If you DO end up with a collection of materials and supplies, keep them all together in a basket or tote bag.  That way, they don’t become a messy nuisance when you’re trying to keep the house neat, and you can easily move them from place to place if you have to change locations for Bible study one day.  I like to keep my things next to “my spot on the sofa” in the corner of the living room, but if I want to read the Bible while the television is on, I often pack up and head upstairs to my bedroom to find a quiet place.  I have to keep things portable so that I don’t throw my hands up and say, ”oh well” when my usual spot doesn’t encourage quiet time.

Clark encourages us to start small if we must, and God will bless our efforts.  Do you feel that five minutes is all that you can manage right now?  Well, that’s five more minutes in God’s Word than you managed yesterday, and over half an hour by the end of the week.  With prayer and commitment, you will likely see that time expand as you grow hungrier for more scripture.  In the classic book The Christian’s Secret of a Happy Life, Hannah Whitall Smith assures us, “Our part is the trusting; it is His to accomplish the results.  And when we do our part, He never fails to do His, for no one ever trusted in the Lord and was confounded.”  Show up, do your part, and God will bless your efforts.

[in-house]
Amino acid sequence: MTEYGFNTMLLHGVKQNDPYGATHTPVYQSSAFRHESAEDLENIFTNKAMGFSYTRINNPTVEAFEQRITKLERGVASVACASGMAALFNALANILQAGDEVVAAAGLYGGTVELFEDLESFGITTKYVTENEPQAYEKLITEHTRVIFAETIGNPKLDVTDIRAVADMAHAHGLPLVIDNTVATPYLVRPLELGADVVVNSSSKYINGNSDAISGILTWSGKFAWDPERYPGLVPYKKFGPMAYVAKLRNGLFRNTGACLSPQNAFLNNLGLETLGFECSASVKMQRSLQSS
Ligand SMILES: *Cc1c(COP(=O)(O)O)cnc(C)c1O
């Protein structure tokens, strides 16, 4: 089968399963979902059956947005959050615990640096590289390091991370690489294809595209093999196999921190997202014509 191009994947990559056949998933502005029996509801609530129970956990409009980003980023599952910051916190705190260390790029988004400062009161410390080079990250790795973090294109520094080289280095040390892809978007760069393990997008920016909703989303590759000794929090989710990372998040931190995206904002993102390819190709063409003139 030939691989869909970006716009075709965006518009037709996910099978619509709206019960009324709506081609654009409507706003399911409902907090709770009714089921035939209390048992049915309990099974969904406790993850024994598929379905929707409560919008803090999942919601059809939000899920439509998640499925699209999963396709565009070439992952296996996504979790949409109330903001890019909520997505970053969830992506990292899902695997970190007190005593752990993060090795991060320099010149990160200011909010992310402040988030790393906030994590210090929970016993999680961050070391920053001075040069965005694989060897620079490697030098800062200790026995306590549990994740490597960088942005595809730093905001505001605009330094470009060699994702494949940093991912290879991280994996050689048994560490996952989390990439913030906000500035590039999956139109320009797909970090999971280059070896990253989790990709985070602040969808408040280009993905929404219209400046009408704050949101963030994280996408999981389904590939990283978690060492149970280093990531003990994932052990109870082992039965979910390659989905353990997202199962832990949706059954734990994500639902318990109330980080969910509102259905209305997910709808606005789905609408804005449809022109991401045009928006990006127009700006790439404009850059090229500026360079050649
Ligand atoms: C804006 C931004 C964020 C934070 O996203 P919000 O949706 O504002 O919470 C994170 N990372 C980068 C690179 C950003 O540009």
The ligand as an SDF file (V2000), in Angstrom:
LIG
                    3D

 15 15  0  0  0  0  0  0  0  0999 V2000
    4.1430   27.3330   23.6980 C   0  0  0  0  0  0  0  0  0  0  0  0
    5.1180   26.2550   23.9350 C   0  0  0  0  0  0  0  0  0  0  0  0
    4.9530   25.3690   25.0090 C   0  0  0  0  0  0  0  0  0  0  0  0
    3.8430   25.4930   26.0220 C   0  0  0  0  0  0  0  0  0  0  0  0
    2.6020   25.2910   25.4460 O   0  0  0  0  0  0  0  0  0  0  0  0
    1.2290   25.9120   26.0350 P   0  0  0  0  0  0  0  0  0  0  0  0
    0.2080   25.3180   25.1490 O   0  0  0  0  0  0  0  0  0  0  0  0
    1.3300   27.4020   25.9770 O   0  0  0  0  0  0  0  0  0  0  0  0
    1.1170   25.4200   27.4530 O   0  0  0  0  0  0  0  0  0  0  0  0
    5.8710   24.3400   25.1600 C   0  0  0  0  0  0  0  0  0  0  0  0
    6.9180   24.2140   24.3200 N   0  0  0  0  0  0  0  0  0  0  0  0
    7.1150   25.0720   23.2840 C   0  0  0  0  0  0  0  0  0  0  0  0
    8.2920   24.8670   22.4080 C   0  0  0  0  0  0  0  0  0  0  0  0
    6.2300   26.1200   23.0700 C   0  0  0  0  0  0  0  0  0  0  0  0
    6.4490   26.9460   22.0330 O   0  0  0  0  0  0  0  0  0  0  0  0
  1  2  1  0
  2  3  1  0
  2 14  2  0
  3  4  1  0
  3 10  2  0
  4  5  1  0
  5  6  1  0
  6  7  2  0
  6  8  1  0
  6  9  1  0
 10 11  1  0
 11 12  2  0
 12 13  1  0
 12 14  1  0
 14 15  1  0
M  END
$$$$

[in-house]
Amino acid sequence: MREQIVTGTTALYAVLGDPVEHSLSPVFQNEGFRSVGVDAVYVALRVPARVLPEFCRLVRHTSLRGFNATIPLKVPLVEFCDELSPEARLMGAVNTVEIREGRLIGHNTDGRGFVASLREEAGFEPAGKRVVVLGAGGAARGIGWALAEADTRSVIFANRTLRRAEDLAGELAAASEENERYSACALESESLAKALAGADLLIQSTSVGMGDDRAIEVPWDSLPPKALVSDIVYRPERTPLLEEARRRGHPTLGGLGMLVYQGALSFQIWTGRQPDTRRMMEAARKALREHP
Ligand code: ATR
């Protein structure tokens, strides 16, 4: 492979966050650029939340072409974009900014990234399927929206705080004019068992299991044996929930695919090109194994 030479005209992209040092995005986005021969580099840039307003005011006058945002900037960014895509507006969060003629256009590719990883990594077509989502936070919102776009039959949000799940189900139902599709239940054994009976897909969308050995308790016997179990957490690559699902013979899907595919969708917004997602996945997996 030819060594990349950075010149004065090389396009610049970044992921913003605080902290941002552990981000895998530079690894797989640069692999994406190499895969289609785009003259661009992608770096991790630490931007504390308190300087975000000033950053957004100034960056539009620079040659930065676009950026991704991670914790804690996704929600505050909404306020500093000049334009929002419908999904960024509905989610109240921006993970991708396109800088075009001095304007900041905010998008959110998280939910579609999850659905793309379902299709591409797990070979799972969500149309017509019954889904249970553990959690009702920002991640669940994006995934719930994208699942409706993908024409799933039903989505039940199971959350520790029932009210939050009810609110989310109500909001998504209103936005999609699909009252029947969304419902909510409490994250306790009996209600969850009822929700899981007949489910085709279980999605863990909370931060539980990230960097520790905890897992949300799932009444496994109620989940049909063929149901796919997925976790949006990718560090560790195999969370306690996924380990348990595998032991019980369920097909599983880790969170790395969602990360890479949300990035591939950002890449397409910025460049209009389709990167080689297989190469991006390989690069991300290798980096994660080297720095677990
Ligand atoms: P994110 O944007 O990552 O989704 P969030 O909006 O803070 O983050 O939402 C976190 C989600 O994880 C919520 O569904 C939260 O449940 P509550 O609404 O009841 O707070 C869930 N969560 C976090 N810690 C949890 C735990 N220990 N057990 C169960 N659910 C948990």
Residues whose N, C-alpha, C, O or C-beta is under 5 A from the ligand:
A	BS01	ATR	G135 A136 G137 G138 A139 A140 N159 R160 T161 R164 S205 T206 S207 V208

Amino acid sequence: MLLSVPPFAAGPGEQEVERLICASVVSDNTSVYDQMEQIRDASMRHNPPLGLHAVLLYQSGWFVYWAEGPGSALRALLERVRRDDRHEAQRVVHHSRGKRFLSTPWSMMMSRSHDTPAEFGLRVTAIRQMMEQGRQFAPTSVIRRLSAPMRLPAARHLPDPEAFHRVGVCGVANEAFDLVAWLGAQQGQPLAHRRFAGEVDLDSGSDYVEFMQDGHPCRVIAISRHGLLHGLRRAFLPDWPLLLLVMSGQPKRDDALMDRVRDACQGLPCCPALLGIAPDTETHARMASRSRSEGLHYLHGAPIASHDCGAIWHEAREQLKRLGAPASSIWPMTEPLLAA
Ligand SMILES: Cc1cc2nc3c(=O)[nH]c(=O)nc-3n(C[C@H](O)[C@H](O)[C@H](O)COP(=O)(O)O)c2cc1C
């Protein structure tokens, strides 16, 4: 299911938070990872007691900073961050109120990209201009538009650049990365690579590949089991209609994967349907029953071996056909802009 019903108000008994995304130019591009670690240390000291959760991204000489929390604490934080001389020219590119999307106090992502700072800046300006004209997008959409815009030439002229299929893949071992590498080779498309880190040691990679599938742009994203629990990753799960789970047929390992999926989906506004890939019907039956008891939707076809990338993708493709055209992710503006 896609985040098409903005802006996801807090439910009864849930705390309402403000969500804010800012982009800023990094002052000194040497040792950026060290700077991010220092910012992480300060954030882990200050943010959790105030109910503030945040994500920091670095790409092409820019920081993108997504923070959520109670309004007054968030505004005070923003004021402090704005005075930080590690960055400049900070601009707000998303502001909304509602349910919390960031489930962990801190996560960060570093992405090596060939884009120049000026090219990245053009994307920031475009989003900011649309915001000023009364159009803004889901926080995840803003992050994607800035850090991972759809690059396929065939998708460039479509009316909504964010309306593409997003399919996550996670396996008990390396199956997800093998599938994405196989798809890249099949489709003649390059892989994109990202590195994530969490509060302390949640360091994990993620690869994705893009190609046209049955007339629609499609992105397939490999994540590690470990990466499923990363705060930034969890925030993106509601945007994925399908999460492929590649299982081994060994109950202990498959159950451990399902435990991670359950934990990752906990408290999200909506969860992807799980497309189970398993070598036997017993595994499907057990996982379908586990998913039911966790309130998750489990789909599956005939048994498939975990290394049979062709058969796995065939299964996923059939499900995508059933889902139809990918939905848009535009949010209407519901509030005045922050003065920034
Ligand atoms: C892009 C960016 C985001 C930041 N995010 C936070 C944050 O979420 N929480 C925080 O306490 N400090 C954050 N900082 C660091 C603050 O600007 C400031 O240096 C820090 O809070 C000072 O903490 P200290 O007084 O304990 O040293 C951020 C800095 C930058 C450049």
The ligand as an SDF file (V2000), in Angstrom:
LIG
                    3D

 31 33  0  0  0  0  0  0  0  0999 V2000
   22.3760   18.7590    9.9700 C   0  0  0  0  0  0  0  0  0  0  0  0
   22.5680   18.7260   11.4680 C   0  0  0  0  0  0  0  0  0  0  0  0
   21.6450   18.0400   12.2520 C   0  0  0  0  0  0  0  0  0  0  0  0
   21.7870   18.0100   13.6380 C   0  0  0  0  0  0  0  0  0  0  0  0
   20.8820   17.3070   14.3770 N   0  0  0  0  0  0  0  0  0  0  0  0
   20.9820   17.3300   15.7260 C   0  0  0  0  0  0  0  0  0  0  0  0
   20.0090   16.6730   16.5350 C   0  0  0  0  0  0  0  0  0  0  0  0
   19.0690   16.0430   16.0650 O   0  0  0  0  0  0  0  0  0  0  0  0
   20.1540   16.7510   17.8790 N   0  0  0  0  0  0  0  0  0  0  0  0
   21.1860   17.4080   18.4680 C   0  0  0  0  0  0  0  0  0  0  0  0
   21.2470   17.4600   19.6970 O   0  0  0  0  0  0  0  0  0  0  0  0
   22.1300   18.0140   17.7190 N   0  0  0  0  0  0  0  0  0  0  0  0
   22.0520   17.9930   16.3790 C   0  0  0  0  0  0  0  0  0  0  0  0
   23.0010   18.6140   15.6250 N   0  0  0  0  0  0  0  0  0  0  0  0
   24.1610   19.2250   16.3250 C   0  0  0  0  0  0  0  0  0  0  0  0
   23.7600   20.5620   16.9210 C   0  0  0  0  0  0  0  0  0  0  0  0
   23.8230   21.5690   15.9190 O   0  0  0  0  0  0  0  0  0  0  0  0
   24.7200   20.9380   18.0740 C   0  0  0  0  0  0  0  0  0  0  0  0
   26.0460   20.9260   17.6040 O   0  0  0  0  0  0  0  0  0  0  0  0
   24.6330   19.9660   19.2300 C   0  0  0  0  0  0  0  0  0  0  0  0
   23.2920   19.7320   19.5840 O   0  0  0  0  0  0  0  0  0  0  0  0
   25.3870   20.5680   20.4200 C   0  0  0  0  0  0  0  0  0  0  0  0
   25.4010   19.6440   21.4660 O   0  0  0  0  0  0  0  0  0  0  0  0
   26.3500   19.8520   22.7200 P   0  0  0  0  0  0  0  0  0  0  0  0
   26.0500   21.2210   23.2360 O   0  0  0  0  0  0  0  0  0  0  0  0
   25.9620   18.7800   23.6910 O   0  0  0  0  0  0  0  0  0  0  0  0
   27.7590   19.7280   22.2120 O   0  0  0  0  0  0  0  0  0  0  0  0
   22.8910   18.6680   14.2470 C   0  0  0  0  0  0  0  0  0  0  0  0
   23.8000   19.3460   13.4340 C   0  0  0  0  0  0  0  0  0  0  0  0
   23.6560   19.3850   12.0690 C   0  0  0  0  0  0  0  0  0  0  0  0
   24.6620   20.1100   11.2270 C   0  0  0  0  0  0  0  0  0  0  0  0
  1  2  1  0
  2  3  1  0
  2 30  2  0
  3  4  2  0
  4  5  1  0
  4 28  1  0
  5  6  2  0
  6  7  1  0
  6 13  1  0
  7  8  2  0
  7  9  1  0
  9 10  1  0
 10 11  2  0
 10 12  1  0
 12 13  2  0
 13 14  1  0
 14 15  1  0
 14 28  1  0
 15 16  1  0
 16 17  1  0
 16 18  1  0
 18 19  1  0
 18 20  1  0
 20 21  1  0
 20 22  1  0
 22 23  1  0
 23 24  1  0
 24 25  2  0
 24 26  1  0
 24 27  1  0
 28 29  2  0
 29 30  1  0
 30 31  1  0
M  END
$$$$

Consider following Clark’s advice to set a timer for your reading time.  If you set the timer to “ding” after ten minutes, there is no reason to check the clock during your quiet, focused time with God.  Nor do you have to worry that you will “run over” your allotted time, taking you away from your To Do list.

The Bottom Line
Make an appointment with God, put it on the calendar if you must, get yourself prepared ahead of time so that you are not scurrying around looking for your Bible or a pen every day at the appointed time, commit yourself to a consistent practice of Bible reading, and reap the joyful benefits of spending time with your Creator.  If you don’t schedule it, it isn’t likely to happen. 

Don’t intend to do it. 
Make it happen. 

My next post will share some specific ideas for  incorporating
Bible reading and study into your days.

1 comment:

  1. Very good thoughts-something i need to work on, thanks for sharing.